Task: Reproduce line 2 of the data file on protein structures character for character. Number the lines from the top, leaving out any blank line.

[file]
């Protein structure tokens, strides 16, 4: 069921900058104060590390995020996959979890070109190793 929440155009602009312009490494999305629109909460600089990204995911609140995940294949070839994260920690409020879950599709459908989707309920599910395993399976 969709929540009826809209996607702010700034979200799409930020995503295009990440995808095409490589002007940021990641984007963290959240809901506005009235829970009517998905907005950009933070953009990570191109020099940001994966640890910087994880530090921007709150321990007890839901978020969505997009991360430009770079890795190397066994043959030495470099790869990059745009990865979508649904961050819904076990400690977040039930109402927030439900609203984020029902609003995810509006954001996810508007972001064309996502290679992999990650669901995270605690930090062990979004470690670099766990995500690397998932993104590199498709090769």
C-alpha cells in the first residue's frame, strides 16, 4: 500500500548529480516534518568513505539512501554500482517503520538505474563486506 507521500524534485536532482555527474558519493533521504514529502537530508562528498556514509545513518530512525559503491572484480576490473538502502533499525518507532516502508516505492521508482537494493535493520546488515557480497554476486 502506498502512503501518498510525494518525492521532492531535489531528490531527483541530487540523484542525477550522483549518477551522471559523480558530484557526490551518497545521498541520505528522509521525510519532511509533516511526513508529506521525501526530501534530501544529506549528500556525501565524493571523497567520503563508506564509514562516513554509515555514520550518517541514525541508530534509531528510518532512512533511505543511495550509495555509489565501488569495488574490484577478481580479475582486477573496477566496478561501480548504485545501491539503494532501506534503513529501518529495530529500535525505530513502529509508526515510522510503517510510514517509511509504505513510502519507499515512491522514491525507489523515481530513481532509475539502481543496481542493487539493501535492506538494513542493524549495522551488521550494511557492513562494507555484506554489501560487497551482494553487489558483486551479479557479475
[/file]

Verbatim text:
C-alpha cells in the first residue's frame, strides 16, 4: 500500500548529480516534518568513505539512501554500482517503520538505474563486506 507521500524534485536532482555527474558519493533521504514529502537530508562528498556514509545513518530512525559503491572484480576490473538502502533499525518507532516502508516505492521508482537494493535493520546488515557480497554476486 502506498502512503501518498510525494518525492521532492531535489531528490531527483541530487540523484542525477550522483549518477551522471559523480558530484557526490551518497545521498541520505528522509521525510519532511509533516511526513508529506521525501526530501534530501544529506549528500556525501565524493571523497567520503563508506564509514562516513554509515555514520550518517541514525541508530534509531528510518532512512533511505543511495550509495555509489565501488569495488574490484577478481580479475582486477573496477566496478561501480548504485545501491539503494532501506534503513529501518529495530529500535525505530513502529509508526515510522510503517510510514517509511509504505513510502519507499515512491522514491525507489523515481530513481532509475539502481543496481542493487539493501535492506538494513542493524549495522551488521550494511557492513562494507555484506554489501560487497551482494553487489558483486551479479557479475